PopSLATE cover adds additional eInk Display to your iPhone

PopSLITE is a project on Indiegogo.com that collects crowd funds in order to design a second eInk screen cover for your iPhone. According to the fact that eInk displays need much less energy that traditional LCD type screens, this cover is a cool idea for consuming ebooks and reading material. eInk screen also offer perfect contrast in direct sunlight without the glean effect. Since the popSLATE screen is ultra-low-power, it is always on. This opens up a bunch of new application possibilities, such as urgent notifications, sports scores, maps, notes, calendar, talking points—you name it—will now be available at a glance.
I especially love the idea of constantly showing a street map on the back of your phone.

Txtr Beagle – External eInk Smartphone Display/Reader for 10 Euro

Txtr, one of the leading European ebook marketplaces, recently announced txtrbeagle a low end external eInk reading device. By offering no cable connection, no WLAN and only Bluetooth to connect to a specific Smartphone-App that converts and transmits books in raw image format, the txtrbeagle dispenses a powerful CPU as well as power consumpting multimedia features. This low energy strategy allows extremly long periods of operation with just two AAA batteries and a price around 10 Euro. txtrbeagle offers a resolution of 800×600 and an internal 4GB storage, which is enough for storing 5 books in raw image format. According to it’s extreme low price as well as it’s easy connectability to smartphones, several companies already announced ideas to use txtrbeagle as external eInk display for various application scenarios.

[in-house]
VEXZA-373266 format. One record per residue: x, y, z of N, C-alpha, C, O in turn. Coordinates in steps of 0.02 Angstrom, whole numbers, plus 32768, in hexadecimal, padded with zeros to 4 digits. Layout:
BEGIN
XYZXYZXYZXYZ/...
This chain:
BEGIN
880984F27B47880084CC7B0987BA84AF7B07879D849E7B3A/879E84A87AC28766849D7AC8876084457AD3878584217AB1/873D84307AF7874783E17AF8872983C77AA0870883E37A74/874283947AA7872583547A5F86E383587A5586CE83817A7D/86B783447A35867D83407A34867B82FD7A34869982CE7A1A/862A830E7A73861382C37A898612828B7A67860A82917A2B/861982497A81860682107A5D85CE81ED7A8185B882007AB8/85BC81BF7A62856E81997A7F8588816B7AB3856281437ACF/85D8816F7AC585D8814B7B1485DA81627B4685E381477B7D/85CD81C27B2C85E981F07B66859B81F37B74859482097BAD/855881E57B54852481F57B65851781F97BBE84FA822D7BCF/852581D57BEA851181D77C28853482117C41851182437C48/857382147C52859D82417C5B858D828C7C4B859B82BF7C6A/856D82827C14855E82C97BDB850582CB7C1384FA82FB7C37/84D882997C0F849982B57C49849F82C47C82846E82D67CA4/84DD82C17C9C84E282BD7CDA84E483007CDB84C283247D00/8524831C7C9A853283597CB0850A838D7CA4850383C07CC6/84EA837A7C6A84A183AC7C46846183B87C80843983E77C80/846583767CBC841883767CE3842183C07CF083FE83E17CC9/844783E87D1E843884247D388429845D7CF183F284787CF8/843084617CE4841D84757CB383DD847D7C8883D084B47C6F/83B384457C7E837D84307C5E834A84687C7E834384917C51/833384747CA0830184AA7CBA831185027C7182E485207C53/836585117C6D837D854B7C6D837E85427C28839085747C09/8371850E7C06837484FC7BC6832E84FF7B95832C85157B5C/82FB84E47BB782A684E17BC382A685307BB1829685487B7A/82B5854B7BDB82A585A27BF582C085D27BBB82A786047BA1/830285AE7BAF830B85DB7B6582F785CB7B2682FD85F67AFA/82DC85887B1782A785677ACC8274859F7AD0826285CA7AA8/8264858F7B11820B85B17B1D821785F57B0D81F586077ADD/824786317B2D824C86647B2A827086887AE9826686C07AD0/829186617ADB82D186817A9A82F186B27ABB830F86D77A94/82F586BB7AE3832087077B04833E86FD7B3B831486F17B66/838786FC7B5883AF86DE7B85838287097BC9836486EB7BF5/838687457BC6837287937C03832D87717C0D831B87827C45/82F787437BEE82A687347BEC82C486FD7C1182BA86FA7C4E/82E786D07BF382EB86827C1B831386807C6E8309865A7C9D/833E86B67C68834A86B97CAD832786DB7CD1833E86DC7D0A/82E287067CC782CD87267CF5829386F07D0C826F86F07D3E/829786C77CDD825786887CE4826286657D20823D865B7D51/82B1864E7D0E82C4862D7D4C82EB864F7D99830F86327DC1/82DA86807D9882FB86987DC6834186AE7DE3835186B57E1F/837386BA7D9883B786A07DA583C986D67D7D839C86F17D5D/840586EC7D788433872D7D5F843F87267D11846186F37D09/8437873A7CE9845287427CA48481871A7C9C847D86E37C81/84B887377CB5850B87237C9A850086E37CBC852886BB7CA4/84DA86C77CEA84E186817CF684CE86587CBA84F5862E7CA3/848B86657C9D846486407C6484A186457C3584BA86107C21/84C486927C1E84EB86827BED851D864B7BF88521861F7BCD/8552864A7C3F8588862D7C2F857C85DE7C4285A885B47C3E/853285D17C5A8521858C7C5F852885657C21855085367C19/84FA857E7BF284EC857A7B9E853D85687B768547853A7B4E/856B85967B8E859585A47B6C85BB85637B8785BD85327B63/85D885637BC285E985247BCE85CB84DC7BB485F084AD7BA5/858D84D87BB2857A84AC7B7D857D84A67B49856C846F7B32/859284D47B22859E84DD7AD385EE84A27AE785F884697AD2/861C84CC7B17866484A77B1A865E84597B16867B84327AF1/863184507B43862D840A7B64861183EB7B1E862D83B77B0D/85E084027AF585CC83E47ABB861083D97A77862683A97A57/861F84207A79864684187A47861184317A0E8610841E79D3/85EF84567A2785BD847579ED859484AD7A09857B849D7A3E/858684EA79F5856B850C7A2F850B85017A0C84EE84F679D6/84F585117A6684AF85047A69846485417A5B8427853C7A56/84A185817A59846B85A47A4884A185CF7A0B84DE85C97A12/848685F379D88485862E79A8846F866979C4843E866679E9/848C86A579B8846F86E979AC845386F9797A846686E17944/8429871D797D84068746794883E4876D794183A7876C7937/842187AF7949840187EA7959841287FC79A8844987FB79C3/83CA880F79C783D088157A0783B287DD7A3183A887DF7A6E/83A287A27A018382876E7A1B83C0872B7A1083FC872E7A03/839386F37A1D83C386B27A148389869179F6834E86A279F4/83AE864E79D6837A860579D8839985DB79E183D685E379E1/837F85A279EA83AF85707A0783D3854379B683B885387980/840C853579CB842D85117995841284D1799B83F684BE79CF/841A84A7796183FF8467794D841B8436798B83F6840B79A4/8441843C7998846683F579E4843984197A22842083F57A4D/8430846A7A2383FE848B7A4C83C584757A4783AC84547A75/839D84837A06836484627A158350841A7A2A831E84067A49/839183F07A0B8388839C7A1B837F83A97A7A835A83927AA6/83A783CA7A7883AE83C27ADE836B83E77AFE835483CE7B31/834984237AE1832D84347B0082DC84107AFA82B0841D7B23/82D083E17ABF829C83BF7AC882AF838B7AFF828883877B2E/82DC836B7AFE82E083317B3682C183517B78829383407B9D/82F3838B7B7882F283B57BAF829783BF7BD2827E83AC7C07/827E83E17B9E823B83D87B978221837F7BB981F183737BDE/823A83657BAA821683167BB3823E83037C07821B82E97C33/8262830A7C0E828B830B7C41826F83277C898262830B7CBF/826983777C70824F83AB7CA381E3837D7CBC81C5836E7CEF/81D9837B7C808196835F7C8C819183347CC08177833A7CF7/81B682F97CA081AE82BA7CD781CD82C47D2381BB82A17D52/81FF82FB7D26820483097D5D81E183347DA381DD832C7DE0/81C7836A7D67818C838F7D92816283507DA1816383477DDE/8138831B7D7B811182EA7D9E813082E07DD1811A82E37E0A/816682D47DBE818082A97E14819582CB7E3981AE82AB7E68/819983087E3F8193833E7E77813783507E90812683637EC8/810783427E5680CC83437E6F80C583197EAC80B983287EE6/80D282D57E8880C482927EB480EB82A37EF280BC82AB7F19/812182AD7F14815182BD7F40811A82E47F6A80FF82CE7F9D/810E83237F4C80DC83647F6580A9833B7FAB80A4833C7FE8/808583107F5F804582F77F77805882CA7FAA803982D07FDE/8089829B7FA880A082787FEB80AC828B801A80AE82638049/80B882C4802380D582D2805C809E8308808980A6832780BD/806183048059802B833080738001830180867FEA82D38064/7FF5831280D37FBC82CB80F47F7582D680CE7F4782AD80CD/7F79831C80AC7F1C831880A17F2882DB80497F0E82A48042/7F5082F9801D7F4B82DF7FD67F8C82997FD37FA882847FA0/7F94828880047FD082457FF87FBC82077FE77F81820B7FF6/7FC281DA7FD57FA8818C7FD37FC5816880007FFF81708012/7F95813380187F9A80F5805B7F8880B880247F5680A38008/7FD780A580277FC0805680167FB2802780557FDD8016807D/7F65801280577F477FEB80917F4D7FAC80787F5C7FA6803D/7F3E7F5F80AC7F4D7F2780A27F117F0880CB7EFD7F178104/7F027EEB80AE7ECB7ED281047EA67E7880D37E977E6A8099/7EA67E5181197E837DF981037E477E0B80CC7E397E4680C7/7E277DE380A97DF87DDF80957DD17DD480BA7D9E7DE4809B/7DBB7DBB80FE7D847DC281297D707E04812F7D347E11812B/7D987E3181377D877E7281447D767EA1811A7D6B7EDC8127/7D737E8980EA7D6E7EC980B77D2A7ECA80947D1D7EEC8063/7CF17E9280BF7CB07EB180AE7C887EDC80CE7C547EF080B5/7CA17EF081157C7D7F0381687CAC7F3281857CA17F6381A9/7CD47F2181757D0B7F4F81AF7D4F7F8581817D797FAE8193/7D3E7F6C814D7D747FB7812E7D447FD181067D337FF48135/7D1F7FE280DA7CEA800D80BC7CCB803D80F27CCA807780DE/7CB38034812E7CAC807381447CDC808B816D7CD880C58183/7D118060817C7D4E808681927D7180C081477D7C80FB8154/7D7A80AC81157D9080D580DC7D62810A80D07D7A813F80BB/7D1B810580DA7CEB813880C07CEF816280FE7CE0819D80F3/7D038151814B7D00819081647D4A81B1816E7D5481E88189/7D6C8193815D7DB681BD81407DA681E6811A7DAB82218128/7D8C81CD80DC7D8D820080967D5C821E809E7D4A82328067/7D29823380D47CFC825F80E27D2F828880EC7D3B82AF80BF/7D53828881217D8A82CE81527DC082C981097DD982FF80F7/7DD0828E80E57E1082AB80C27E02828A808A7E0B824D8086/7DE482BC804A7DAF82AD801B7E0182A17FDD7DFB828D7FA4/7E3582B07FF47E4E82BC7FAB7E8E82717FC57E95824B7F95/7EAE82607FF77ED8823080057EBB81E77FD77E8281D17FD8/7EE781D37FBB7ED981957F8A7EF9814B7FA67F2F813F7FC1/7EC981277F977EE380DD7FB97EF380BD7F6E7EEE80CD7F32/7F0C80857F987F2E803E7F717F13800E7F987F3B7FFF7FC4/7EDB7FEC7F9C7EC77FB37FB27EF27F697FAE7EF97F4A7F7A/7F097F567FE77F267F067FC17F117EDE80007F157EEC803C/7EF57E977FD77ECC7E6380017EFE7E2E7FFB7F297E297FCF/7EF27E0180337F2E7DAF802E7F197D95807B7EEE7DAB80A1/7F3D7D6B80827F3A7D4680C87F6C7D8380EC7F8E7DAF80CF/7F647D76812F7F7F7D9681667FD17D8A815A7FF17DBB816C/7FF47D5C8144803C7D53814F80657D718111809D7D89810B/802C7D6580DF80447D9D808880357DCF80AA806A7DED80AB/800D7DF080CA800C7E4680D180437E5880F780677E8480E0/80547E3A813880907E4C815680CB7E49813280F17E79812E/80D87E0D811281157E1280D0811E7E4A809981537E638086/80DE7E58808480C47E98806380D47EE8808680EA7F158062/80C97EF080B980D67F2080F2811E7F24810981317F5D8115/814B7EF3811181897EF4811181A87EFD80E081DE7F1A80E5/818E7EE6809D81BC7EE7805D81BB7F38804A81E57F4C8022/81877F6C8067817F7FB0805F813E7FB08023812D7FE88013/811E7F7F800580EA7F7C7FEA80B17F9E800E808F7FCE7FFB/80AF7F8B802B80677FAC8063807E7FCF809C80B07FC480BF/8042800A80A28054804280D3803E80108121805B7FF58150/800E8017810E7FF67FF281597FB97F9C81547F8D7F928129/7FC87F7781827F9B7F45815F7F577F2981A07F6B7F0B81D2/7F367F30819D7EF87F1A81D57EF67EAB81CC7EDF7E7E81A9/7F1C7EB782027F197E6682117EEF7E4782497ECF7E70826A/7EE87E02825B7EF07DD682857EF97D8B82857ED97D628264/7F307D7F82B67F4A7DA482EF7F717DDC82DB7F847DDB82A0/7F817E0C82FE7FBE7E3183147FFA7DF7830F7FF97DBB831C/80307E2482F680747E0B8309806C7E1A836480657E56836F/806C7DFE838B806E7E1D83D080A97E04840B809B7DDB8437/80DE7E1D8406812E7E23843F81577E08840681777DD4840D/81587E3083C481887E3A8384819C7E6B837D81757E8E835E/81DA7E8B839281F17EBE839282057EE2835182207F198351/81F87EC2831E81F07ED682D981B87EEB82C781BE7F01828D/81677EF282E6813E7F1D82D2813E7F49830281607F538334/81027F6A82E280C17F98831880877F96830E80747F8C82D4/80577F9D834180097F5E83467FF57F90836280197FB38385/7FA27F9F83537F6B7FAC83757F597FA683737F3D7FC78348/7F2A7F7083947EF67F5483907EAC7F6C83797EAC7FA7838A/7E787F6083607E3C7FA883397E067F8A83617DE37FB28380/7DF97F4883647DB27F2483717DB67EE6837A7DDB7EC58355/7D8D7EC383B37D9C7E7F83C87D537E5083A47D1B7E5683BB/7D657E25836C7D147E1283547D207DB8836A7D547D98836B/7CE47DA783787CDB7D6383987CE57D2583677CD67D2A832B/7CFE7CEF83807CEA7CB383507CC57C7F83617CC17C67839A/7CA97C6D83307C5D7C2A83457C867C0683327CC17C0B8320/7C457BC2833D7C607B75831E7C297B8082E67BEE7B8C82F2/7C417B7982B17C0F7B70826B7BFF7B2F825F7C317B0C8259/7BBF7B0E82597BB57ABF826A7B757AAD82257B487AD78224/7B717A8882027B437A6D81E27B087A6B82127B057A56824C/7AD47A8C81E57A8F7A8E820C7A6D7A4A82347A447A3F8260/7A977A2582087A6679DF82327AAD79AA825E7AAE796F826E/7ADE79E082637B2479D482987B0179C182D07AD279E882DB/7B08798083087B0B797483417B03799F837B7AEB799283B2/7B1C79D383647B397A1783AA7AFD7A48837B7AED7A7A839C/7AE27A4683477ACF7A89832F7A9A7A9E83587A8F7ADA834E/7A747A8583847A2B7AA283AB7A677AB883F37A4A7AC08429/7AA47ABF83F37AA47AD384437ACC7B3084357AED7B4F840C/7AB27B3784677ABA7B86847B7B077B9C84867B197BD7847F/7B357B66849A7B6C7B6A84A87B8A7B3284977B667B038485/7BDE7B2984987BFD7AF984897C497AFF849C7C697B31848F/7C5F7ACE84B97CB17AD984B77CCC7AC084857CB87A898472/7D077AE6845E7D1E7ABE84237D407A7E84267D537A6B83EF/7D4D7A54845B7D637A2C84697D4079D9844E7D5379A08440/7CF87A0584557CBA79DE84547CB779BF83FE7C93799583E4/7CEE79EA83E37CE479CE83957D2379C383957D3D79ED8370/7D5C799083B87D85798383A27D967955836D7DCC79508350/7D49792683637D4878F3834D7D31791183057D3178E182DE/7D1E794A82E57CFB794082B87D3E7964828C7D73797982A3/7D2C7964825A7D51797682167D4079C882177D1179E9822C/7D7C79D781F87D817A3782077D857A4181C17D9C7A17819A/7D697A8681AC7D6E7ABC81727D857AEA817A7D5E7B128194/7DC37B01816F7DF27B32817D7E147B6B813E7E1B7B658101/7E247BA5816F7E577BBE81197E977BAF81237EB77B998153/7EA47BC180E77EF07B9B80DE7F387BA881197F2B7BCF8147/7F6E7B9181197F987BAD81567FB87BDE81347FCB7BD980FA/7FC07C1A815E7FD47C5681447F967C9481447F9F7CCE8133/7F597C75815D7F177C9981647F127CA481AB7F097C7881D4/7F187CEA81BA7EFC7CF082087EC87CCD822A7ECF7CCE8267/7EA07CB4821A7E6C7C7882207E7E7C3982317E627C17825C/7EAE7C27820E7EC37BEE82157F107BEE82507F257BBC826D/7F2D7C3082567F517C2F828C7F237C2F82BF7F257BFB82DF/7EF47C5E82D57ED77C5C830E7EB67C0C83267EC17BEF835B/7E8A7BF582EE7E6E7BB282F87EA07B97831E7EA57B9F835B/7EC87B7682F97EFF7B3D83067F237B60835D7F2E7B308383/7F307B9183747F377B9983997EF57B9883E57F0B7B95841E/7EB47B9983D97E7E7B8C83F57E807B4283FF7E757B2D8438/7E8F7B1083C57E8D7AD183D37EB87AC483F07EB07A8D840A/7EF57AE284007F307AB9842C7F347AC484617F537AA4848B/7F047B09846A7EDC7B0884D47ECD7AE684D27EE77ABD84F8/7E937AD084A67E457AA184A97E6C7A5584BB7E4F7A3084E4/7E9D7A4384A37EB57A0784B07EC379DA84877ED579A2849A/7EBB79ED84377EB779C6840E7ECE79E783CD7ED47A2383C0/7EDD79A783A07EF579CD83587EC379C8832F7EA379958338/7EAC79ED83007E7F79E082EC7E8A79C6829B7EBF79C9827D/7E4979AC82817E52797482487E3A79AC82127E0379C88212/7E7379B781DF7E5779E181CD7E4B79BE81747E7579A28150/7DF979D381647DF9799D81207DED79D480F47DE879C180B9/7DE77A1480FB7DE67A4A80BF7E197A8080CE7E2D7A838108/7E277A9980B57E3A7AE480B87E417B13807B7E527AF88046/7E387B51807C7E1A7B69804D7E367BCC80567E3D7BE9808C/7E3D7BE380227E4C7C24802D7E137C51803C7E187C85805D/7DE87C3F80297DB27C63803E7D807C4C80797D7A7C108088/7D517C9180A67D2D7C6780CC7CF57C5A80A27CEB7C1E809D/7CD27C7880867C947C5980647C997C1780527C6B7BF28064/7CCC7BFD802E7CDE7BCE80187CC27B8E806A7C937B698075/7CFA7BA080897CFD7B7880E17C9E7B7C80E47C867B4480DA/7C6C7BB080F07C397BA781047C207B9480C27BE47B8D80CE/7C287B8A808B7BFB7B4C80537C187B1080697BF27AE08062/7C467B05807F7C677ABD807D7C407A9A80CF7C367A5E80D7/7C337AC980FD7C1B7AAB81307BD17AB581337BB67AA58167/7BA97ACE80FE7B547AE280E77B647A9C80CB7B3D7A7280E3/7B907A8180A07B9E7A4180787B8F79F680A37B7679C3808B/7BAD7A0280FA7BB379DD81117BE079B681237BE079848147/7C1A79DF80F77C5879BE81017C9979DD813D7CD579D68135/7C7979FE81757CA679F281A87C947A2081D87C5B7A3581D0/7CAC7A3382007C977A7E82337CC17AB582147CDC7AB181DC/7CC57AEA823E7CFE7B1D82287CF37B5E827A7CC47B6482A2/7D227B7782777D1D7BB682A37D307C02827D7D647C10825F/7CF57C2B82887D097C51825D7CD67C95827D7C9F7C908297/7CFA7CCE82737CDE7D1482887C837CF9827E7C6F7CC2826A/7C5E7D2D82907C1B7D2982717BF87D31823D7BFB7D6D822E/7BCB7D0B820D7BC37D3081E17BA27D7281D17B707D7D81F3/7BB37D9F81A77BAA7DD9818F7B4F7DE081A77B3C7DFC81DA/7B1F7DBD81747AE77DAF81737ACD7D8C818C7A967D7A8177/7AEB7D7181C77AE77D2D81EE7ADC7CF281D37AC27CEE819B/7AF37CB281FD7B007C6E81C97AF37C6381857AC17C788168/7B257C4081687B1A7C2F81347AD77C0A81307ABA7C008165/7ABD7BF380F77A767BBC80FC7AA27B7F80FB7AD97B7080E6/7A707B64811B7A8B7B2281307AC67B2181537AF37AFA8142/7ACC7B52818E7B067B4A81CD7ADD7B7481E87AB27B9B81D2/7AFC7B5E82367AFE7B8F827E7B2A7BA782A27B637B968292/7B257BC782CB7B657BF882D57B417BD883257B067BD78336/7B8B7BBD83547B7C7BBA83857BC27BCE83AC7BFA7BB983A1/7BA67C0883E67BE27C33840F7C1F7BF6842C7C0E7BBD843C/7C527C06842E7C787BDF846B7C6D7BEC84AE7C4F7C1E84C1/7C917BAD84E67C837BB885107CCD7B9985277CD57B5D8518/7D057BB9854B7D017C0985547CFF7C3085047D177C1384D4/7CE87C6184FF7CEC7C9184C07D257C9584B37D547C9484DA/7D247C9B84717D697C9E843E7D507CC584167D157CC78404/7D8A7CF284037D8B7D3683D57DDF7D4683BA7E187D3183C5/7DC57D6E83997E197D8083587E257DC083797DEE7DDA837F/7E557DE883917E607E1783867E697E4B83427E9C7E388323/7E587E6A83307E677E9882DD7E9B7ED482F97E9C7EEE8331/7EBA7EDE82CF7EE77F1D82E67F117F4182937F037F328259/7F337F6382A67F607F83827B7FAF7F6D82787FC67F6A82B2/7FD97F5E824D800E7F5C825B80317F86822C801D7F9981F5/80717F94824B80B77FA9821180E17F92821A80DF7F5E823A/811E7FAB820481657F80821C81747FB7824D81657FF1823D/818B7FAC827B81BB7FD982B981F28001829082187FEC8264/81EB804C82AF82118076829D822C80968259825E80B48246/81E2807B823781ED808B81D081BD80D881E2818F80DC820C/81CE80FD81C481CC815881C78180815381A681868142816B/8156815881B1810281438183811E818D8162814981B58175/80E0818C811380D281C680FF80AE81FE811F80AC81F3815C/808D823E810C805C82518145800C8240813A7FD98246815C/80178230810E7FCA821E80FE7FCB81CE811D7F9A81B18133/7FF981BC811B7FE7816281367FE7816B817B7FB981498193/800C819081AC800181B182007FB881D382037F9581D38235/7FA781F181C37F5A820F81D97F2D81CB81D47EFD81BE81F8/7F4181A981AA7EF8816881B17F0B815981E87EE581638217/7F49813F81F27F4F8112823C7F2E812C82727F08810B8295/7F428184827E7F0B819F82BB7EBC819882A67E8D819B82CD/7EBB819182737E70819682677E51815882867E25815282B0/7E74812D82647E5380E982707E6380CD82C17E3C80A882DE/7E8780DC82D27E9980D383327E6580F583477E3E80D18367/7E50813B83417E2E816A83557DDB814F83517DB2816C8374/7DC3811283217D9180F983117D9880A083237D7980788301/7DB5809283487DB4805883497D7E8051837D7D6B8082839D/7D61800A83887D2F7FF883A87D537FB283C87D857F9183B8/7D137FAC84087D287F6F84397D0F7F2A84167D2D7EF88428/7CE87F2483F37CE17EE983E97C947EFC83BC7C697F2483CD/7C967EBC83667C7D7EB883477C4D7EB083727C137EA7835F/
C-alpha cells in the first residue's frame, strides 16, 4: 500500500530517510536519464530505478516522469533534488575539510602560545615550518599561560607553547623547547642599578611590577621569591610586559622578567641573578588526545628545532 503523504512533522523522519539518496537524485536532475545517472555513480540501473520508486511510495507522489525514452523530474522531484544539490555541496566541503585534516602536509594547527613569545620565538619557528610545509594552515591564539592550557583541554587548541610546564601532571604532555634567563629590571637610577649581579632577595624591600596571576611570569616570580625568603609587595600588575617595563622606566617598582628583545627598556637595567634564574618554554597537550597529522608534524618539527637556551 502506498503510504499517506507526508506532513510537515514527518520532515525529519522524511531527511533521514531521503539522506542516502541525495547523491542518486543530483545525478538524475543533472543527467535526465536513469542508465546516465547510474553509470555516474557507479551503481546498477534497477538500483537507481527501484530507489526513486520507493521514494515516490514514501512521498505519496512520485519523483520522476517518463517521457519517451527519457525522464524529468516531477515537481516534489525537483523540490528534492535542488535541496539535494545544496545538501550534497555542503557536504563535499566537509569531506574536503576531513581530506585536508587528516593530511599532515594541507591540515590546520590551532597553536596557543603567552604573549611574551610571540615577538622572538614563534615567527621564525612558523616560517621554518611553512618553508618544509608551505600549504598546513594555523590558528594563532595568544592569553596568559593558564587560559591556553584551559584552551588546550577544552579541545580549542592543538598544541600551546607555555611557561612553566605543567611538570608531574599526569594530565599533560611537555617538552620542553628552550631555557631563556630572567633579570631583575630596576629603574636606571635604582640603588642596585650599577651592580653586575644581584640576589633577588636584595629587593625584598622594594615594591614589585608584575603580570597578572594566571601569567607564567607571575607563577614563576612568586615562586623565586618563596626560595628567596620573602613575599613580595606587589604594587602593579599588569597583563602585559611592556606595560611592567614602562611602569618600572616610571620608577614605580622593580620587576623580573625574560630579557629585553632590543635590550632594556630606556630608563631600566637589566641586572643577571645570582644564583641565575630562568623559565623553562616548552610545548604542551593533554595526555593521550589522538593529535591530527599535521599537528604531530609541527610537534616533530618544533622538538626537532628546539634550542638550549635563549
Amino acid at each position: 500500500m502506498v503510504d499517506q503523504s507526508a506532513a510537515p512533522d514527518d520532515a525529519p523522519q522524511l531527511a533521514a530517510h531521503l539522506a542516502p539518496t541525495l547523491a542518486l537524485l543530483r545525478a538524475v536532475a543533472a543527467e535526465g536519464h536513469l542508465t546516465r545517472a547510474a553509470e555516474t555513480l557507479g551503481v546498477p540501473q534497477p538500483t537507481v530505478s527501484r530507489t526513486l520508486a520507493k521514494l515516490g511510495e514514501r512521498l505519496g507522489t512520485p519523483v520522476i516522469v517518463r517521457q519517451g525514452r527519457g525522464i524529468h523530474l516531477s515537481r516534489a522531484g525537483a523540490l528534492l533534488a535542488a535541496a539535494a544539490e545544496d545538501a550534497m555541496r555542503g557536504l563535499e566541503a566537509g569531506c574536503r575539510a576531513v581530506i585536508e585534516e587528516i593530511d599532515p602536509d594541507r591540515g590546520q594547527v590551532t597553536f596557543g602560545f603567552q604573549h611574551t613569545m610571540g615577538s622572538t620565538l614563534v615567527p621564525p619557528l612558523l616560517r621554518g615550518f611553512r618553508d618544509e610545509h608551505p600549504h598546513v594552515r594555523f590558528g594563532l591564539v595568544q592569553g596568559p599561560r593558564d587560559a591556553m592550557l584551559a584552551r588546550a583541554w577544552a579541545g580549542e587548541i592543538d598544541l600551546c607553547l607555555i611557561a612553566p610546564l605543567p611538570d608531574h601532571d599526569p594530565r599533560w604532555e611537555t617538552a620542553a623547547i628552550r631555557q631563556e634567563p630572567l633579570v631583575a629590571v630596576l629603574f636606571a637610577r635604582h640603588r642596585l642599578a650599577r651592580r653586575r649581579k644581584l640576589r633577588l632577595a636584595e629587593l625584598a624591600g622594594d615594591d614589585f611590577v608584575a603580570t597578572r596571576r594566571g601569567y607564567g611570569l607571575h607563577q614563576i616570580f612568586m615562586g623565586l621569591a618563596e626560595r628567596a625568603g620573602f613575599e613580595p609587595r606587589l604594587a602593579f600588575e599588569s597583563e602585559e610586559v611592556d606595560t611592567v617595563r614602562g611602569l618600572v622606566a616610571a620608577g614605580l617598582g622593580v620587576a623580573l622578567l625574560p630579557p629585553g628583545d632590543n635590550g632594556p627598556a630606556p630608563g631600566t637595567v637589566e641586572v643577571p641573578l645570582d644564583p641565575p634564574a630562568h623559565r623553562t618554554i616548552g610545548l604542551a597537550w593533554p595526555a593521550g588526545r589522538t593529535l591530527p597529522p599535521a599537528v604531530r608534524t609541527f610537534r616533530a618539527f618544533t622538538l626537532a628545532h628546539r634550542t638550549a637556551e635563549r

About The Future Of Ebooks

Watch a recent TechCrunch TV Interview With McGraw-Hill Higher Education President, Brian Kibby about the future of Ebooks. It gives some interesting insight view of the strategy one of the largest text book publishers concerning the offer of Ebooks.

Kibby who has worked in textbooks for most of his career and as the group president, he has seen the movement from “dead tree” to augmented learning experience that purports to connect the net with the standard learning experience. However, new technologies are placing McGraw-Hill – and a number of educational competitors – on a path towards completely bookless learning. This reduces costs on the one hand and improves retention on the other. It is, in short, a win-win… if it works.

In this interview Kibby talks about the future of ebooks, the current status of ereading.

image taken from techcrunch.com